Articles tagged annette bening, luce, george cukor, meg ryan, comedy, women

‘Star Trek: Discovery’ and ‘The Orville’: To Boldly Go Where We’ve Already Gone

Whereas Star Trek: Discovery continues to explore ideological complexities, so far The Orville seems little more than a celebration of MacFarlane’s love of the Star Trek property and his ability to indulge in expensive cosplay.

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Why, After All These Years, Are We Still Speaking in Sein Language?

Just like with hip-hop, Seinfeld has broadened our collective slang and everyday rhetorical wit.

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‘The Weight of Ink’ Is a Shining Example of Historical Fiction’s Best Qualities

Through its three protagonists, The Weight of Ink questions what it means to be alive, to love, and to be fulfilled.

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‘iZombie’s Ambitious Season 3 Tells a Big Story in Its Limited Run

Constrained by a shorter season, iZombie nevertheless goes all out on a global-scale narrative arc.

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Bava, Baby, Bava! Three Films from Italy’s Horror Maestro

Erik the Conqueror, Roy Colt and Winchester Jack and Kill Baby Kill show Bava's colorful ways with the camera.

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Me, Myself, and I: ‘Curb Your Enthusiasm’ and the Art of Being a Sociopath

Seinfeld and Curb Your Enthusiasm, are not shows about nothing -- they're about everything. They’re shows about people who cannot have a thought without vocalizing it, regardless of the social or emotional consequences.

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‘Battle of the Sexes’ Serves up Bland Drama

Co-directors Jonathan Dayton and Valerie Faris capture the atmosphere of a tumultuous time, but this complicated story winds up a frustrating hodgepodge of tantalizing ideas and unconvincing drama.

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‘The Good Place’ Builds on Last Season’s Twist, Emphasizing the Need to Connect

The Good Place is as much a commentary on human relationships as it is a high concept comedy about the afterlife.

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26 Sep 2017 // 8:30 AM

TIFF 2017: High Fantasy

High Fantasy presents a brilliant take on the sci-fi body-switching genre, transforming a device that’s usually used for laughs into one that uncovers deeper truths about the complex nature of identity.

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A Revived ‘Will & Grace’ Is Ready to Reclaim Its ‘Must See TV’ Tiara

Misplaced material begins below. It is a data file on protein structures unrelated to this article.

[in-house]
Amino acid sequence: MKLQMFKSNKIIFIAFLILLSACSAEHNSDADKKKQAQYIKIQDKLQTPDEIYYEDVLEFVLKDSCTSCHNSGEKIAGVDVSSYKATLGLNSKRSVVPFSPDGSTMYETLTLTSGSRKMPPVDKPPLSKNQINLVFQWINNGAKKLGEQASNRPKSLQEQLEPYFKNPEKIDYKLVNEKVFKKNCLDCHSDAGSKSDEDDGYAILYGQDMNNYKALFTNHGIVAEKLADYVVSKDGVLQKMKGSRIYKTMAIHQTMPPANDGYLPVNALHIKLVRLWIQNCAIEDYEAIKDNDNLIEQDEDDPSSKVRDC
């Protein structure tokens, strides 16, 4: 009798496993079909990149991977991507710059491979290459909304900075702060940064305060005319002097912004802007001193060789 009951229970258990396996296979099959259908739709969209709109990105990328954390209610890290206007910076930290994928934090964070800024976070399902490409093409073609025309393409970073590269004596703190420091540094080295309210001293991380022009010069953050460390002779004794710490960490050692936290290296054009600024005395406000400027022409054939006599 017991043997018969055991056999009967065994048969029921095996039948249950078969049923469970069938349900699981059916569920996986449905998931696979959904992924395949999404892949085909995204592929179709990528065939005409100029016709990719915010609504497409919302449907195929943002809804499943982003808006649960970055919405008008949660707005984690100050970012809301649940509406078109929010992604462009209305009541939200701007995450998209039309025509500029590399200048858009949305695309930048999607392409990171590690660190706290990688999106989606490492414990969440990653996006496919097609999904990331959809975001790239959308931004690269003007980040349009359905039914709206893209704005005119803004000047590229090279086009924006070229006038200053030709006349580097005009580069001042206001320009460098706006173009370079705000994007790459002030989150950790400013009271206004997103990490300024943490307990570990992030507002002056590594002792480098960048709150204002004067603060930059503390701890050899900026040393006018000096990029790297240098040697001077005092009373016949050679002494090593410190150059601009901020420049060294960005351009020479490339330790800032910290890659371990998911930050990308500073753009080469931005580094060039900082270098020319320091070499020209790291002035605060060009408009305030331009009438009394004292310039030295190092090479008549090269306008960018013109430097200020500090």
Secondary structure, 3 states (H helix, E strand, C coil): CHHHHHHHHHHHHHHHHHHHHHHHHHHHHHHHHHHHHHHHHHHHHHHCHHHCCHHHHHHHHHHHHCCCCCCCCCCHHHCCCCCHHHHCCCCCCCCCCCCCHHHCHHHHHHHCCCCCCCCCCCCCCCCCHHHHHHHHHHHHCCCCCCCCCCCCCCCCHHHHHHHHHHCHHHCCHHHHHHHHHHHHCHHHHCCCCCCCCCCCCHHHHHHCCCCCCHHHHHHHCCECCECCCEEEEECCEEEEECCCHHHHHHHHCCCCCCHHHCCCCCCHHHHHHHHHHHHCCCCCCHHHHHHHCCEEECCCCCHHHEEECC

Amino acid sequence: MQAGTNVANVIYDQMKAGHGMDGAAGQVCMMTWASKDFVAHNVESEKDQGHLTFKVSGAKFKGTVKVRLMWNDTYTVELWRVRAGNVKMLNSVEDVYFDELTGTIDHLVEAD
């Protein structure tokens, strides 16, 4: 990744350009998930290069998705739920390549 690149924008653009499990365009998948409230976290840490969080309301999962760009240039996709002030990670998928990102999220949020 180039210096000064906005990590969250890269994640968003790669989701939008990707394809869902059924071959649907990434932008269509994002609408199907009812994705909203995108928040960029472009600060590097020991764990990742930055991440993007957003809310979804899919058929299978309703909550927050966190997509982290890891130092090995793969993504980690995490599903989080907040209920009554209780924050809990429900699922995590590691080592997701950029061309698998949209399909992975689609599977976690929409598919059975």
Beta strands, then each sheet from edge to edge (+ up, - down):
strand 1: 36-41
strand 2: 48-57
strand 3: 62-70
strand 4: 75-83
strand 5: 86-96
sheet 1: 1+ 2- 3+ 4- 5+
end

The 2.0 version of Will & Grace joins the small but hard-to-overlook list of flat-lined shows that have been resuscitated.

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‘Battle of the Sexes’ Whiffs the Serve

This easy-rock dramatization of the 1973 blockbuster match between Billie Jean King and past-his-prime champ Bobby Riggs has its moments but can’t capture the liberating drama of the moment.

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Is the Comedy Duo Mitchell and Webb Really ‘Back’?

Mitchell and Webb's created personas culminated in their groundbreaking sitcom, Peep Show. Reuniting for new series Back, will it be more of the same? Does that even matter?

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‘Kingsman: The Golden Circle’ Is Comically Bad

Matthew Vaughn’s hyper-kinetic spy comedy can’t decide if it’s a lighthearted spoof of the Bond films it obviously loves, or a smug and ironic takedown of espionage thrillers.

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TIFF 2017: ‘The Royal Hibiscus Hotel’

Though a typical rom-com, Ishaya Bako's film is never boring.

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Good, Bad Place: Season One of ‘The Good Place’ Upended Expectations

Michael Schur's sinister community design used the ideals of the American Dream to fool its characters and its audience; what sort of critique will be built into season two?

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Lose Yourself: Dir. Benjamin Barfoot and Writer Danny Morgan on Comedy-Horror Flick, ‘Double Date’

"...[My] theory is people do their best stuff when they lose themselves. So I hold on really tight and then let go because that’s when an interesting chemistry starts to happen."

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On Passing Gas and the Time in Yasujiro Ozu’s ‘Good Morning’

Ozu’s Good Morning demonstrates that platitudes such as “hello” and “good morning” are not merely pleasantries, they are acts of reconnaissance.

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TIFF 2017: Le Redoutable

Blinded by love for Godard, Le Redoutable is an uncritically sexist bore.

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‘The Teacher’ Shows That Communism’s Impact Still Resonates

Director Jan Hrebejk uses a Bratislavan high school to explore abuse of power and the effects of group complacency endemic to the time.

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Bond on Valium? This Game of ‘Hopscotch’ Is a Low-key but Entertaining Affair

A slow first act can't keep Walter Matthau from soaring as an opera-loving agent with no more license to kill.

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NYFF 2017: 'Mudbound'

// Notes from the Road

"Dee Rees’ churning and melodramatic epic follows two families in 1940s Mississippi, one black and one white, and the wars they fight abroad and at home.

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